Tuesday, March 17, 2009


Here are some sayings from the desert fathers on fasting.

A leader of a community asked Abba Poemen: "How can I gain the fear of God?" Abba Poemen replied: "How indeed can we gain the fear of God when we have bellies full of cheese and jars of salted fish?" Abba Poemen thus teaches us that the ultimate goal of fasting is to help lead us, or to open us, to the fear of God.

Another old man came to see one of the Fathers, who cooked a few lentils and said to him: "Let us say a few prayers," and the first completed the whole Psalter, and the brother recited the two great prophets by heart. When morning came, the visitor went away, and they forgot the food. Fasting here witnesses that the true nourishment of Christians is prayer and meditation on the word of God, not the eating of food.

A brother was hungry early in the morning, and he fought his desire so as not to eat before the third hour. When the third hour came, he forced himself to wait until the sixth hour. At that time he broke his loaves and sat down to eat, then stood up again, saying to himself: "Now wait until the ninth hour." At the ninth hour he said the prayer and saw the power of the devil like smoke rising from his manual work, and his hunger vanished.

It was said of an old man that one day he wanted a small fig. Taking one, he held it up in front of his eyes, and not being overcome by his desire, he repented, reproaching himself for even having had this wish. Fasting in both of these cases is the spiritual effort which establishes the spirit over the flesh.

Abba Joseph asked Abba Poemen: "How should we fast?" And Abba Poemen said: "I myself think it's good to eat every day a little at a time so as not to get full." Abba Joseph said: "Well, when you were young, didn't you used to fast for two days at a time?" And the old man said: "Believe me, indeed I did, for three days, and even a week. But the great elders tried all of this, and found that it is good to eat every day a little less each time. In this way, they showed us the royal highway, for it is light and easy." Abba Poemen teaches us that we should be careful not to undertake efforts too great for us. This gives the proper perspective in relation to the efforts praised in selections 3 and 4 above. It is better to make slow and steady progress with moderate efforts than to become discouraged or to miss the goal altogether with efforts too great for us.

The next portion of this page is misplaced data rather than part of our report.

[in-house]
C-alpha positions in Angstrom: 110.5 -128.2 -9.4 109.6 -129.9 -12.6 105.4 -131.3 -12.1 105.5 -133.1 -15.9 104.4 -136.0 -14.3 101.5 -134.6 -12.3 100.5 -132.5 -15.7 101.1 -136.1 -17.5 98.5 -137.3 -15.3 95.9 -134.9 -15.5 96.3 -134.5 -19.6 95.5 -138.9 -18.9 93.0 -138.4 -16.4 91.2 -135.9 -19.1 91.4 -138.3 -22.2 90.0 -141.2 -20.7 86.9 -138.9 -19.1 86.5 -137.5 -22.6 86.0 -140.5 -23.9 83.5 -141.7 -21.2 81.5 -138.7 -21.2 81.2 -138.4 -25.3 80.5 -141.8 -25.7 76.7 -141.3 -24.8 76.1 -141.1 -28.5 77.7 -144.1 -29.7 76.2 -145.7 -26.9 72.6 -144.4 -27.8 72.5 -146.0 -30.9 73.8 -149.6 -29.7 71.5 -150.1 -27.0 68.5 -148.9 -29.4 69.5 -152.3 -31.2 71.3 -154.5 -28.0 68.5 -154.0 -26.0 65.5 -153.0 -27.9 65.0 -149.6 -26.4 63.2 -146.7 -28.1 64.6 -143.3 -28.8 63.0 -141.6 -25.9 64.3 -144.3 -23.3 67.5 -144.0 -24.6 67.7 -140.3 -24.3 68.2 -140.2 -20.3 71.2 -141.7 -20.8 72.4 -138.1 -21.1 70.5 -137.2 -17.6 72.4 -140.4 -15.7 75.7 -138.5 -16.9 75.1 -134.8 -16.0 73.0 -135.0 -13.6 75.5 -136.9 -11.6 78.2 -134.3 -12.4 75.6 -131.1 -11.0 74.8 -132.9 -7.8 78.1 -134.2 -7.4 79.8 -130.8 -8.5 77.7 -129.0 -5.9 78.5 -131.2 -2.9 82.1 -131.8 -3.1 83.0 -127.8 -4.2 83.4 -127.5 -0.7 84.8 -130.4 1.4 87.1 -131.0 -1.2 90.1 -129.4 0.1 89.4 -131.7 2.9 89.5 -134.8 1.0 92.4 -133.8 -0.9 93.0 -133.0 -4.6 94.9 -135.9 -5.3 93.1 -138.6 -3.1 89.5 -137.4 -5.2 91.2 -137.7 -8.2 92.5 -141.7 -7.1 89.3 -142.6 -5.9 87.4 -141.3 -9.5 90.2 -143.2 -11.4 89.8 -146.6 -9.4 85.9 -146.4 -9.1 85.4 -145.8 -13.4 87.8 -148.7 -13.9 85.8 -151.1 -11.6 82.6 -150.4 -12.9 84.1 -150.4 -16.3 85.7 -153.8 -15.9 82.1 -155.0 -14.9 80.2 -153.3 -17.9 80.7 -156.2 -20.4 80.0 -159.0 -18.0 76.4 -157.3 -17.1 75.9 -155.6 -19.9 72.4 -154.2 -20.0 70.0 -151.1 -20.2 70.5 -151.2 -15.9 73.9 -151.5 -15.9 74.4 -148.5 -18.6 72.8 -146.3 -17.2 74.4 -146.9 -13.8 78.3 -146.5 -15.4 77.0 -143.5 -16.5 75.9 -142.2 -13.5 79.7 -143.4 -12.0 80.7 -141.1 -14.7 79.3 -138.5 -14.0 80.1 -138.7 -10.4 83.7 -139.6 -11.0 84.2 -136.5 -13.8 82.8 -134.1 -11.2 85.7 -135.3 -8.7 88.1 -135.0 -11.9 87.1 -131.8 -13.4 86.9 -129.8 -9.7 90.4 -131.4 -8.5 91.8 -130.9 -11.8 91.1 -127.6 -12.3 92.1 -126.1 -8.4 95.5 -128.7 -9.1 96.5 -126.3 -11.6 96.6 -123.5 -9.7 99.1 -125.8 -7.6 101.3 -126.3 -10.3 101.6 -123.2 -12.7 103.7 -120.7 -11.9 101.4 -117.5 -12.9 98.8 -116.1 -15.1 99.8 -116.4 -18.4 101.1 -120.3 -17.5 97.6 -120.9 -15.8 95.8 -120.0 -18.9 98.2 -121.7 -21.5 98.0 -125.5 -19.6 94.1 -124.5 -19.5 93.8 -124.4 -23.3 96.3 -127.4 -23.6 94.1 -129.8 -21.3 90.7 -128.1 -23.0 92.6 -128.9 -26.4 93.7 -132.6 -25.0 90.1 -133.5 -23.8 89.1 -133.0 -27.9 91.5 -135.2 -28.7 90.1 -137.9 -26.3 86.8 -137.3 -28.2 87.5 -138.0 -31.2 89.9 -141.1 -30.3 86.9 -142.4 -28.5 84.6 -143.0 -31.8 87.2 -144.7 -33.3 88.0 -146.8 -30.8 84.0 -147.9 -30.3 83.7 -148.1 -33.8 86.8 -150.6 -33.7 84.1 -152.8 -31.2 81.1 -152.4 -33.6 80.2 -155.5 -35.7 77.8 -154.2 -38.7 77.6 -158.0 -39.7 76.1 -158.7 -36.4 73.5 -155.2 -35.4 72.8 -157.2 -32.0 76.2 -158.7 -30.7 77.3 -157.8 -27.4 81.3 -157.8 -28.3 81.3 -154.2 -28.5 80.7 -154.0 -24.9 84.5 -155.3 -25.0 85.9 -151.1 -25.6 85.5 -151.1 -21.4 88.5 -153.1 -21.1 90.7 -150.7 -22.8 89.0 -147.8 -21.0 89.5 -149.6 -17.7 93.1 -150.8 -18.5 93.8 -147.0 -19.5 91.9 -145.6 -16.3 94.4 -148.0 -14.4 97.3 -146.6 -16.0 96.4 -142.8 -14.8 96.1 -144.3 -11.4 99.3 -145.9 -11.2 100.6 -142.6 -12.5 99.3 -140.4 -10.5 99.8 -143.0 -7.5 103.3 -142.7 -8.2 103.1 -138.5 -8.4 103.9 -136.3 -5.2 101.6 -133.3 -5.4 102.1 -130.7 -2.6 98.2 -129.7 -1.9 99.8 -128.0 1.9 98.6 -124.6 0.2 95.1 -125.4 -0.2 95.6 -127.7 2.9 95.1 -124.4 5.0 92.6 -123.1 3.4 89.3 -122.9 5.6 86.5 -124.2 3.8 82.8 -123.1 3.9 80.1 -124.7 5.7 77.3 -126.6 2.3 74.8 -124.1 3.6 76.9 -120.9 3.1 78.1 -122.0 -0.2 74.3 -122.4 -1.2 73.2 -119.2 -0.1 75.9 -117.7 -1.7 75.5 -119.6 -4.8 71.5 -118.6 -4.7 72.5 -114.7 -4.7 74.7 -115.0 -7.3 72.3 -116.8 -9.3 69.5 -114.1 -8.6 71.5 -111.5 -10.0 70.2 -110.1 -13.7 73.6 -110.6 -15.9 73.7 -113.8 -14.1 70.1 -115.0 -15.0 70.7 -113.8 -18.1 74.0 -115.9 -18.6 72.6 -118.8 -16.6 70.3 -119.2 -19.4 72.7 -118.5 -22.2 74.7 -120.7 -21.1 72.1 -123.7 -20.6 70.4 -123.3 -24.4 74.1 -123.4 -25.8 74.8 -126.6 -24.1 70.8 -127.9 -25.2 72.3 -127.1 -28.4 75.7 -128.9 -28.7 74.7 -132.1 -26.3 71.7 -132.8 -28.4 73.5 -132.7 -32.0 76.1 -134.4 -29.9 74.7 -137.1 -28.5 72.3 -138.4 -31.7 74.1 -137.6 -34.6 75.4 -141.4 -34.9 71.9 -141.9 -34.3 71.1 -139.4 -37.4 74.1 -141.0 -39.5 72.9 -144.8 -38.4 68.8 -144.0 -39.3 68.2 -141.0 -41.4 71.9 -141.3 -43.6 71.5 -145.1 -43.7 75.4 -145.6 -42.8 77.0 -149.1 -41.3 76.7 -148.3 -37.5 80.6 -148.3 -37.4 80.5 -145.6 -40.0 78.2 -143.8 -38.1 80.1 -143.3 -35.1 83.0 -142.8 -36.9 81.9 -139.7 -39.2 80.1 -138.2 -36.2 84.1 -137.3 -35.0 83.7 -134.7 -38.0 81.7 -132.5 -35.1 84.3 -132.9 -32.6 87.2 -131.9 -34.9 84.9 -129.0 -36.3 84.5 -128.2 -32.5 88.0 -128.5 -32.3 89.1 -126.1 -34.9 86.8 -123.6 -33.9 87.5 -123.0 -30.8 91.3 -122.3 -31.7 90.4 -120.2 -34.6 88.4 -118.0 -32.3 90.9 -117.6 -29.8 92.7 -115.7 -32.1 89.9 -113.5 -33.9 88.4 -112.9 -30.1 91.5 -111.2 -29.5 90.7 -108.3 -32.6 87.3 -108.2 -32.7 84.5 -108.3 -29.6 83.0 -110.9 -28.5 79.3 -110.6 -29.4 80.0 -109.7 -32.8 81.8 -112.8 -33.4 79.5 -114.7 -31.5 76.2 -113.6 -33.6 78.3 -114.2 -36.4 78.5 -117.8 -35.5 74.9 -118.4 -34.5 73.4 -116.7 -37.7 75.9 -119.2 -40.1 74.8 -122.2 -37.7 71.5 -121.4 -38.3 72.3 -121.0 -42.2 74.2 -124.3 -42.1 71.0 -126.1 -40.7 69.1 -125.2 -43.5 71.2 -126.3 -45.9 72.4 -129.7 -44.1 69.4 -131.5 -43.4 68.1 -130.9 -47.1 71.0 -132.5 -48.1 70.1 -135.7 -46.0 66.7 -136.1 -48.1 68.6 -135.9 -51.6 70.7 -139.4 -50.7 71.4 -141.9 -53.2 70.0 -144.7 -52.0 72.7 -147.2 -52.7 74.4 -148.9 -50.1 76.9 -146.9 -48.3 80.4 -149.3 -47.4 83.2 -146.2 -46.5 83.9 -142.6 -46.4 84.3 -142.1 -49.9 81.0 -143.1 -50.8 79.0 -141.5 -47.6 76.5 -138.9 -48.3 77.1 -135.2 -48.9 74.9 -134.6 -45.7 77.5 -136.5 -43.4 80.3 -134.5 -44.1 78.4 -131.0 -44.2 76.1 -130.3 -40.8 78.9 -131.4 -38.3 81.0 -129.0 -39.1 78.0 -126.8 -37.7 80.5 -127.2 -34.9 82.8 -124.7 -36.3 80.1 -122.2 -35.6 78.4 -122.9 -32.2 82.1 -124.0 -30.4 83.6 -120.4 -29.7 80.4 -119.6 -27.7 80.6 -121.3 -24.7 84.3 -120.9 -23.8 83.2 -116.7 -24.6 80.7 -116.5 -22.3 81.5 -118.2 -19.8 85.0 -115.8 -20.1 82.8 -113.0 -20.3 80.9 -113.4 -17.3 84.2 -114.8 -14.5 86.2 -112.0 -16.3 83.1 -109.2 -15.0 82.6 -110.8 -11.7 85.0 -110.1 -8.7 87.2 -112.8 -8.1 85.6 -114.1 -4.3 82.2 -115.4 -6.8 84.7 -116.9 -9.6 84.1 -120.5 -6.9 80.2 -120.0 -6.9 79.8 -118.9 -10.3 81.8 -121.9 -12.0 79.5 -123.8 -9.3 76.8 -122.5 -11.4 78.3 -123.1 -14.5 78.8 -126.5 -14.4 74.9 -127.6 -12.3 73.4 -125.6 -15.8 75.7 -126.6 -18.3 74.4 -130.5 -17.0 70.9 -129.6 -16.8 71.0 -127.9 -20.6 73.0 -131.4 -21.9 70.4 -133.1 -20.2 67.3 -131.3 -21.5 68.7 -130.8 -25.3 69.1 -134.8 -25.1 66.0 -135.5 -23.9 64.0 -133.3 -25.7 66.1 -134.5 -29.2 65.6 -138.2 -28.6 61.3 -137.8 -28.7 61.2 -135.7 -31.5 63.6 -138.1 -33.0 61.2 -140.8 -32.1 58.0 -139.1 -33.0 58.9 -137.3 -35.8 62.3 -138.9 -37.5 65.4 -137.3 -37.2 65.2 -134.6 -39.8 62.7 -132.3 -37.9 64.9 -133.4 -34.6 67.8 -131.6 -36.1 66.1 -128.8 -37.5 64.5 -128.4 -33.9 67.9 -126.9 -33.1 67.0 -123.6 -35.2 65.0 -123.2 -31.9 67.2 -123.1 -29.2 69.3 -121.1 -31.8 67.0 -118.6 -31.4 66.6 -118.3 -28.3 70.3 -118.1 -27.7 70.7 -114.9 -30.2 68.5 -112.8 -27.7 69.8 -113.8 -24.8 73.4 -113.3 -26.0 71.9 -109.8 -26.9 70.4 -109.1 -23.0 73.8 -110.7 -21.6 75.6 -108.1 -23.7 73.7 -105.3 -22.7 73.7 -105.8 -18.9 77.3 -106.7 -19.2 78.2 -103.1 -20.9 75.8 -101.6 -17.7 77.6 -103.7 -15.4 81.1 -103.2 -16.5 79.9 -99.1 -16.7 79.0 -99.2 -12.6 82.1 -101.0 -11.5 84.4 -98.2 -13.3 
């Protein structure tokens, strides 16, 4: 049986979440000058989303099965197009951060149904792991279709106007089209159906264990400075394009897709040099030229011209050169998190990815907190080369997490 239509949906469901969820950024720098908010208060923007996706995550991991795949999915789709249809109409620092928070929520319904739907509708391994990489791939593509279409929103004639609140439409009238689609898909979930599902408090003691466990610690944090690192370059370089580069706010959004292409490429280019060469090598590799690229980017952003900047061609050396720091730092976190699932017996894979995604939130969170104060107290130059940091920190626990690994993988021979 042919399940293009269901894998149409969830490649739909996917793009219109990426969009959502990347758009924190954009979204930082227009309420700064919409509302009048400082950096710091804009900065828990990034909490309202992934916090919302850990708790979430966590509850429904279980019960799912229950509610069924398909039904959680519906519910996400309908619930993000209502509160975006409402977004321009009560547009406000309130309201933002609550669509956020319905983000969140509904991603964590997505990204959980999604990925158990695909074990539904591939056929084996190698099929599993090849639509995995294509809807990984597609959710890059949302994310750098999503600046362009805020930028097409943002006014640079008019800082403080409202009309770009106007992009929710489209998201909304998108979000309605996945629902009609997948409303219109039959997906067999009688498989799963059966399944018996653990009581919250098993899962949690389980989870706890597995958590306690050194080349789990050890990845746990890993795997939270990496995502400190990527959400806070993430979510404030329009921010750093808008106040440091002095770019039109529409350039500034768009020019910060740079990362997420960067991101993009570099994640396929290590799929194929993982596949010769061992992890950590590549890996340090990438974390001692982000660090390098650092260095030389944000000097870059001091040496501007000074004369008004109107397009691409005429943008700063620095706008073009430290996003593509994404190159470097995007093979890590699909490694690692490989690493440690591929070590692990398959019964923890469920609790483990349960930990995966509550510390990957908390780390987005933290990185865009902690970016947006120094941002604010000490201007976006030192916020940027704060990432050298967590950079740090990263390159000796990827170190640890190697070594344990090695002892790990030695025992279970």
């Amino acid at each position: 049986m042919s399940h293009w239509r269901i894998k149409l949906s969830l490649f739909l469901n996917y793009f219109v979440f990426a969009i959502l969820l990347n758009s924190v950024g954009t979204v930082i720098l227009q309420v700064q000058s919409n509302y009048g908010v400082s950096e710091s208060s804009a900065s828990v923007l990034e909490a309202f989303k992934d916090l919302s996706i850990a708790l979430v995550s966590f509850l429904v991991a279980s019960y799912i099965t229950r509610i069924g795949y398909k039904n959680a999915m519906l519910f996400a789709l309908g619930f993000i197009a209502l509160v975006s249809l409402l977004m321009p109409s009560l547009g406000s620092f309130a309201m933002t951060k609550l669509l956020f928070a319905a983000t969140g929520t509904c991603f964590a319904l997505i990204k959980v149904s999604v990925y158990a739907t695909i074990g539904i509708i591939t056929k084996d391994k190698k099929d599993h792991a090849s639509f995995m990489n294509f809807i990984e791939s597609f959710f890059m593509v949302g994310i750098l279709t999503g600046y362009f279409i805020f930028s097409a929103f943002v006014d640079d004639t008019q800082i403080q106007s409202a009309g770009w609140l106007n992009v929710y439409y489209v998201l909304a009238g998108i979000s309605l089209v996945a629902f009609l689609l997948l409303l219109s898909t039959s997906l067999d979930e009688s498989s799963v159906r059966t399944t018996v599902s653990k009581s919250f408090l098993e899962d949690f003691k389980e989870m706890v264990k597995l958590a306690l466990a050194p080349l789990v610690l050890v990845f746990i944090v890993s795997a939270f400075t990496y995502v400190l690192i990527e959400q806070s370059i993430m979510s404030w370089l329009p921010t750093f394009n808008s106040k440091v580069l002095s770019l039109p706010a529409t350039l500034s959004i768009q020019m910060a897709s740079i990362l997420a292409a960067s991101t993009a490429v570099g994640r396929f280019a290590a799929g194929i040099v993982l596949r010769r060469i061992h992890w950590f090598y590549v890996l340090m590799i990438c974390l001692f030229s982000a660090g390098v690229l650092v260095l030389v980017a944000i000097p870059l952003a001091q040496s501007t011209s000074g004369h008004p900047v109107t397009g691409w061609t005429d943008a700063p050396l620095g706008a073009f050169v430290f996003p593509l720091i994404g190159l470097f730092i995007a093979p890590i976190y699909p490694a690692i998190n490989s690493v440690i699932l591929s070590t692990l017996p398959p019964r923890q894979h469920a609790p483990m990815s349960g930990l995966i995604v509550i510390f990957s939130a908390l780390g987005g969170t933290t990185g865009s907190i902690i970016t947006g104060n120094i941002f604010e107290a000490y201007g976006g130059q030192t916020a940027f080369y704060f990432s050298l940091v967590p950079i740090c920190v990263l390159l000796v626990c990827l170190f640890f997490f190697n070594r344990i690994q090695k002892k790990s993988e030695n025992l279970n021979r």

Once two brothers went to visit an old man. It was not the old man's habit, however, to eat every day. When he saw the brothers, he welcomed them with joy, and said: "Fasting has its own reward, but if you eat for the sake of love, you satisfy two commandments, for you give up your own will and also fulfill the commandment to refresh others."

A brother said to an old man: "There are two brothers. One of them stays in his cell quietly, fasting for six days at a time, and imposing on himself a good deal of discipline, and the other serves the sick. Which one of them is more acceptable to God?" The old man replied: "Even if the brother who fasts six days were to hang himself up by the nose, he could not equal the one who serves the sick." Here we learn that love is above fasting, that we must not presume to put our fasting above "the more excellent way," the "new commandment" to love one another.

There was a man who was leading an ascetic life and not eating bread. He went to visit an old man. It happened that pilgrims also dropped by, and the old man fixed a modest meal for them. When they sat together to eat, the brother who was fasting picked up a single soaked pea and chewed it. When they arose from the table, the old man took the brother aside and said: "Brother, when you go to visit somewhere, do not display your way of life, but if you want to keep to it, stay in your cell and never come out." He accepted what the old man said, and after that behaved like the others whenever he met with them. We are reminded here that fasting must be done in secret, not before others, as the Lord has said: "But thou, when thou fastest, anoint thine head, and wash thy face; that thou appear not unto men to fast, but unto thy Father which is in secret: and thy Father, which seeth in secret, shall reward thee openly." --Mat 6:17-18

It was said about an old man that he endured seventy weeks of fasting, eating only once a week. He asked God about certain words in the Holy Scripture, but God did not answer him. Then he said to himself: "Look, I have put in this much effort, but I haven't made any progress. So now I will go to see my brother and ask him." And when he had gone out, closed the door and started off, an angel of the Lord was sent to him, and said: "Seventy weeks of fasting have not brought you near to God. But now that you are humbled enough to go to your brother, I have been sent to you to reveal the meaning of the words." Then the angel explained the meaning which the old man was seeking, and went away. Along with fasting there must be humility! Fasting opens the way; it is a means to an end; it is not the end itself.